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How do I get a map of Iowa City?

by Melody Dworak on November 24th, 2014

Maps IowaFew places carry paper maps anymore. If you are looking for a map of Iowa City, you can turn to the Iowa Department of Transportation. They have a place on their website where you can look for maps of Iowa cities and counties. From this webpage, click the “City and county maps” link, and then find Johnson County. Clicking on the Johnson County shape takes you to where you can choose between Iowa City, Coralville, and North Liberty. Clicking on the name of the city will bring up a PDF that you can then see all of the roads in one view.

If you really wanted to see the whole thing on paper, you can print it on 25 different pages (Print –>Page Size/Handling–>Poster). Of if you are in the neighborhood of the Johnson County Administration Building during business hours, you can try to stop in to see if they have what you’re looking for. The Assessor’s Office should have a small map at the very least.

 

Consumer Reports on line through ICPL.

by Beth Fisher on November 17th, 2014

consumerreportsBegun in 1936, Consumer Reports magazine is the go-to source for unbiased consumer reviews of consumer products – from air conditioners to vacuums and everything in between. Consumer Reports publishes reviews and comparisons of products based on its own  in-house laboratory testing and survey research center.  Published monthly by the not for profit organization Consumer’s Union,  Consumer Reports contains no advertising, and they anonymously purchase every product that they test at retail price, and they accept no free samples for testing.   Consumer Reports forbids the use of its reviews by manufacturers – positive reviews may not be used to help sell merchandise, and CR has gone to court to enforce that rule.

The print version of Consumer Reports is available at ICPL both as a circulating magazine and as a Reference item to be used here in the Library.

If you have an ICPL Library card and live in Iowa City, Hills, Lone Tree, University Heights or rural Johnson County you can access Consumer Reports articles online through ICPL’s online database “EbscoHost Magazine Index” by following these steps:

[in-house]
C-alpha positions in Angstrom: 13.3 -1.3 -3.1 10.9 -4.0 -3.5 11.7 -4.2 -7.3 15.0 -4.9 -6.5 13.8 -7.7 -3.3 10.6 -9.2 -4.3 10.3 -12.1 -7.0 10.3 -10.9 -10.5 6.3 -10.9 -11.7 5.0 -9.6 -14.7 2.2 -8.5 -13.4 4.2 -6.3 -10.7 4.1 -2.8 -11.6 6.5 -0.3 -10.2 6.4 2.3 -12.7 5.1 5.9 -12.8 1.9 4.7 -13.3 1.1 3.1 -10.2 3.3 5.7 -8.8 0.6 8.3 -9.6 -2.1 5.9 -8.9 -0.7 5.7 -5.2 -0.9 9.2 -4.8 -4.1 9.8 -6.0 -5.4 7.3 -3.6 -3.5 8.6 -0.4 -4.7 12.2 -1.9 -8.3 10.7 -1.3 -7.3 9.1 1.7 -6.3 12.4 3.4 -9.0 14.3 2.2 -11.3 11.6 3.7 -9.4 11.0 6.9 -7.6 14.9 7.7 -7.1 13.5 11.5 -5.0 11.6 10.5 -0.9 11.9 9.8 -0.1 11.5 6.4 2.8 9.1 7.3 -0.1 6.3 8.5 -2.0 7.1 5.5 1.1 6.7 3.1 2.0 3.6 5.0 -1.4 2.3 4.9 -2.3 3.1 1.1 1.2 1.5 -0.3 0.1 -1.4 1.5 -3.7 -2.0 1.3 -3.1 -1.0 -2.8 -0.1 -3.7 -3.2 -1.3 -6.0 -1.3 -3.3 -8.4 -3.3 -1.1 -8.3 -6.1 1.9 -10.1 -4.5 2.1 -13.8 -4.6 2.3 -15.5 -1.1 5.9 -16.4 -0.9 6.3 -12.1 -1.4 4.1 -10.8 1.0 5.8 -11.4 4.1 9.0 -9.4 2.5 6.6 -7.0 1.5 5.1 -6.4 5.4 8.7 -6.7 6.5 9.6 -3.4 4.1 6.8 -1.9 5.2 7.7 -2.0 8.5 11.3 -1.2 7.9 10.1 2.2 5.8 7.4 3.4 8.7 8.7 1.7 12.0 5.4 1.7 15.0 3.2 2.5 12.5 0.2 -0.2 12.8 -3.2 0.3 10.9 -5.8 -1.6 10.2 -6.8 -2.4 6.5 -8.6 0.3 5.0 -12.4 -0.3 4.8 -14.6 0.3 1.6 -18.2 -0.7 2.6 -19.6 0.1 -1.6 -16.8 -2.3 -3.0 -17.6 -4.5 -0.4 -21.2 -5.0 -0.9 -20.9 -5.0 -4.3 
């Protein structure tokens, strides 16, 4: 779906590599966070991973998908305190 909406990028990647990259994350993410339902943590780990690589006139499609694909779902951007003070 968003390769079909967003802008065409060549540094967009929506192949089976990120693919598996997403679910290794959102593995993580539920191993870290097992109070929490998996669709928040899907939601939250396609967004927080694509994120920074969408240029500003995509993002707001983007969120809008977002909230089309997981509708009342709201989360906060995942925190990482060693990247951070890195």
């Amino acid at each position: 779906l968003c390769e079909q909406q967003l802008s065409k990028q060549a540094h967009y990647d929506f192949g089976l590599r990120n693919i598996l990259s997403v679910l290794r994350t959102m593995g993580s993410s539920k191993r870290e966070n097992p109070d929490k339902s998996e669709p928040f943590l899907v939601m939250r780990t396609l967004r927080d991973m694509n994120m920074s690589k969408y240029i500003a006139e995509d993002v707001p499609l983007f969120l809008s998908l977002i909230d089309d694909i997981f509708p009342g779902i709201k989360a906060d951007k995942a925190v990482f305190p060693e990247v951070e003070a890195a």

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To get to the online databases, from the library’s homepage (icpl.org) find the link to Reference and Research on the left hand side, and click to see the dropdown menu.   From there choose Online Resources.

 

 

Capture3From the Online Resources page, choose Magazines & Newspapers.

 

 

 

Capture4On the Magazines & Newspapers page, you need to scroll down to find EbscoHost Magazine Index – and click on the link that says visit now.

 

 

 

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EbscoHost itself is a very large product that provides access to a wide variety of databases.   Consumer Reports is contained in the default search MasterFILE Premier, so simply click on the continue button at this step.

 

 

 

Capture6On the homepage of EbscoHost there is a search box, and you could search for your article here, but you will likely get a wide variety of results from a wide variety of magazines.   To go directly to Consumer Reports, it is faster to do an Advanced Search.

 

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From the advance search page, fill in the subject you’re looking for at the top of the form then scroll down until you find the blank for Publication and put Consumer Reports in that blank. Then hit the green Search button.

 

 

 

Capture8The search results page will show you a list of articles to choose from.   You can either click on the individual article to read more about it, or click directly on one of the full text options – either PDF or HTML to view as a web page.

 

Health Insurance Enrollment Help and Information

by Jennifer Eilers on November 14th, 2014

Are you unsure about how the Affordable Care will affect you? The library is hosting a series of information and enrollment sessions at the library that coincide with the Marketplace’s open enrollment period. This Saturday from 10 -11 a.m.   in the Library’s computer lab, Navigator, Karen Wielert, will present information pertinent to those that already have healthcare coverage. From 11 a.m. – 1p.m., anyone is welcome to come and ask questions about the Affordable Care Act and get help with enrollment.

Additional informational and enrollment sessions are offered on November 29th and December 6th from 11 a.m. – 1 p.m. in the computer lab. All sessions are free.  The library is also providing materials and books about the Affordable Care Act, heath care, and health insurance through its display on the second floor.

For more information about these sessions, click here or call the library at 319-356-5200.

If you are unable to attend these sessions but would still like to receive assistance with enrollment or get more information about the Affordable Care Act visit  healthcare.gov.

Johnson County’s Access Points